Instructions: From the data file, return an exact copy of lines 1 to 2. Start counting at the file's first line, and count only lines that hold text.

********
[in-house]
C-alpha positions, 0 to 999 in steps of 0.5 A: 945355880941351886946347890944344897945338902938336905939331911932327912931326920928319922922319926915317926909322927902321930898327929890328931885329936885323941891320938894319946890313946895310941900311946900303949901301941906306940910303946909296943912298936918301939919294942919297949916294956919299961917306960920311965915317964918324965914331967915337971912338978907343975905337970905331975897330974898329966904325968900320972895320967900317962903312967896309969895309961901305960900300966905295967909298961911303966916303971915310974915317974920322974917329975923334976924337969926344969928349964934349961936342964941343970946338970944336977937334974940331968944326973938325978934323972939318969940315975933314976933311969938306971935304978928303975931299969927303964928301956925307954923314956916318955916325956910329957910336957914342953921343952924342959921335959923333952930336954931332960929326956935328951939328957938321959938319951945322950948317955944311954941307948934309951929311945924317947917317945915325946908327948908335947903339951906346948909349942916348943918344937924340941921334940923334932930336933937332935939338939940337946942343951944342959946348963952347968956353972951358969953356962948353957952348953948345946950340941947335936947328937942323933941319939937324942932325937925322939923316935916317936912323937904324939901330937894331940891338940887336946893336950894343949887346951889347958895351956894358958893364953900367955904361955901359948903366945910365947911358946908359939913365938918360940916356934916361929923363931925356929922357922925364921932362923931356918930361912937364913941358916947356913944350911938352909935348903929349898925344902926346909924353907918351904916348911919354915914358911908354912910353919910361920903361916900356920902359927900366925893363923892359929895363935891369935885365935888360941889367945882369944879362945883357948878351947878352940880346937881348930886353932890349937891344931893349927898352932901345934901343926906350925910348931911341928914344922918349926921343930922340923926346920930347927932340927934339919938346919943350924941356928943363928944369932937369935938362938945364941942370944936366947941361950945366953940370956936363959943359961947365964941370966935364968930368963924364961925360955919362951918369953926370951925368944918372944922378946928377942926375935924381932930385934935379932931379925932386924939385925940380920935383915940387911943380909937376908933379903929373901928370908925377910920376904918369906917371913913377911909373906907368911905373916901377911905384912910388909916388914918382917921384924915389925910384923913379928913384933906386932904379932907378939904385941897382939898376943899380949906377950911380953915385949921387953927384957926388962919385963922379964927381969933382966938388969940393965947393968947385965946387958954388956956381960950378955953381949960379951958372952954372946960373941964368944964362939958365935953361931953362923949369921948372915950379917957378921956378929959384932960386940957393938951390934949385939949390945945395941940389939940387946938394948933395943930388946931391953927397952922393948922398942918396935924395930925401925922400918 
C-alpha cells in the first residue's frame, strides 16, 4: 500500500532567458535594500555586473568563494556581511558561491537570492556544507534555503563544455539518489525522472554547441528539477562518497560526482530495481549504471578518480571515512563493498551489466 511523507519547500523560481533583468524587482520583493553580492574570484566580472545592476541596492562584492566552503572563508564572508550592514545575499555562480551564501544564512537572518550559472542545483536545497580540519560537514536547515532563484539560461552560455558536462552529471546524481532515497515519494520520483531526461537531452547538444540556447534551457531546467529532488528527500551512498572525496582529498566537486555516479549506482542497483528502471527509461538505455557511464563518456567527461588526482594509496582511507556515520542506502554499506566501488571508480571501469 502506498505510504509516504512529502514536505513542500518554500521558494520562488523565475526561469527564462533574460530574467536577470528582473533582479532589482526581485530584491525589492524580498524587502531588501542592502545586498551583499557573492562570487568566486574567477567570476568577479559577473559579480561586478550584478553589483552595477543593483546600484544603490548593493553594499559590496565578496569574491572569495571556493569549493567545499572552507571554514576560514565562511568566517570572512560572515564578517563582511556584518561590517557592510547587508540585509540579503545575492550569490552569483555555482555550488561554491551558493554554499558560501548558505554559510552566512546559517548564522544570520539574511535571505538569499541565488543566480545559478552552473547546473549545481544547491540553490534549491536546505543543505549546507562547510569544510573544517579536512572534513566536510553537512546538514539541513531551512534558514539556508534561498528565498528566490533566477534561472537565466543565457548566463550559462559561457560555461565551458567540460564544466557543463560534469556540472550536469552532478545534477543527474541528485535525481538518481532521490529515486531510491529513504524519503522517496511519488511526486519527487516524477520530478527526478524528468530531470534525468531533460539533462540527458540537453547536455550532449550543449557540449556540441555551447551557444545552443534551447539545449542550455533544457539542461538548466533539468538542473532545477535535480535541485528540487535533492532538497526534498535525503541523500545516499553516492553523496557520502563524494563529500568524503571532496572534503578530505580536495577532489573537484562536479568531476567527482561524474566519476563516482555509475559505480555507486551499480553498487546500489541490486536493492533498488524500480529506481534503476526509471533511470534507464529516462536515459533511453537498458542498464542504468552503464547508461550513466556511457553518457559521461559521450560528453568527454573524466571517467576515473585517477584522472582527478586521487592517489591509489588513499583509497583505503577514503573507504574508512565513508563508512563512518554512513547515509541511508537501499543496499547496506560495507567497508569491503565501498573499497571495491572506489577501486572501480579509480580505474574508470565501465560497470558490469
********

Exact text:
[in-house]
C-alpha positions, 0 to 999 in steps of 0.5 A: 945355880941351886946347890944344897945338902938336905939331911932327912931326920928319922922319926915317926909322927902321930898327929890328931885329936885323941891320938894319946890313946895310941900311946900303949901301941906306940910303946909296943912298936918301939919294942919297949916294956919299961917306960920311965915317964918324965914331967915337971912338978907343975905337970905331975897330974898329966904325968900320972895320967900317962903312967896309969895309961901305960900300966905295967909298961911303966916303971915310974915317974920322974917329975923334976924337969926344969928349964934349961936342964941343970946338970944336977937334974940331968944326973938325978934323972939318969940315975933314976933311969938306971935304978928303975931299969927303964928301956925307954923314956916318955916325956910329957910336957914342953921343952924342959921335959923333952930336954931332960929326956935328951939328957938321959938319951945322950948317955944311954941307948934309951929311945924317947917317945915325946908327948908335947903339951906346948909349942916348943918344937924340941921334940923334932930336933937332935939338939940337946942343951944342959946348963952347968956353972951358969953356962948353957952348953948345946950340941947335936947328937942323933941319939937324942932325937925322939923316935916317936912323937904324939901330937894331940891338940887336946893336950894343949887346951889347958895351956894358958893364953900367955904361955901359948903366945910365947911358946908359939913365938918360940916356934916361929923363931925356929922357922925364921932362923931356918930361912937364913941358916947356913944350911938352909935348903929349898925344902926346909924353907918351904916348911919354915914358911908354912910353919910361920903361916900356920902359927900366925893363923892359929895363935891369935885365935888360941889367945882369944879362945883357948878351947878352940880346937881348930886353932890349937891344931893349927898352932901345934901343926906350925910348931911341928914344922918349926921343930922340923926346920930347927932340927934339919938346919943350924941356928943363928944369932937369935938362938945364941942370944936366947941361950945366953940370956936363959943359961947365964941370966935364968930368963924364961925360955919362951918369953926370951925368944918372944922378946928377942926375935924381932930385934935379932931379925932386924939385925940380920935383915940387911943380909937376908933379903929373901928370908925377910920376904918369906917371913913377911909373906907368911905373916901377911905384912910388909916388914918382917921384924915389925910384923913379928913384933906386932904379932907378939904385941897382939898376943899380949906377950911380953915385949921387953927384957926388962919385963922379964927381969933382966938388969940393965947393968947385965946387958954388956956381960950378955953381949960379951958372952954372946960373941964368944964362939958365935953361931953362923949369921948372915950379917957378921956378929959384932960386940957393938951390934949385939949390945945395941940389939940387946938394948933395943930388946931391953927397952922393948922398942918396935924395930925401925922400918 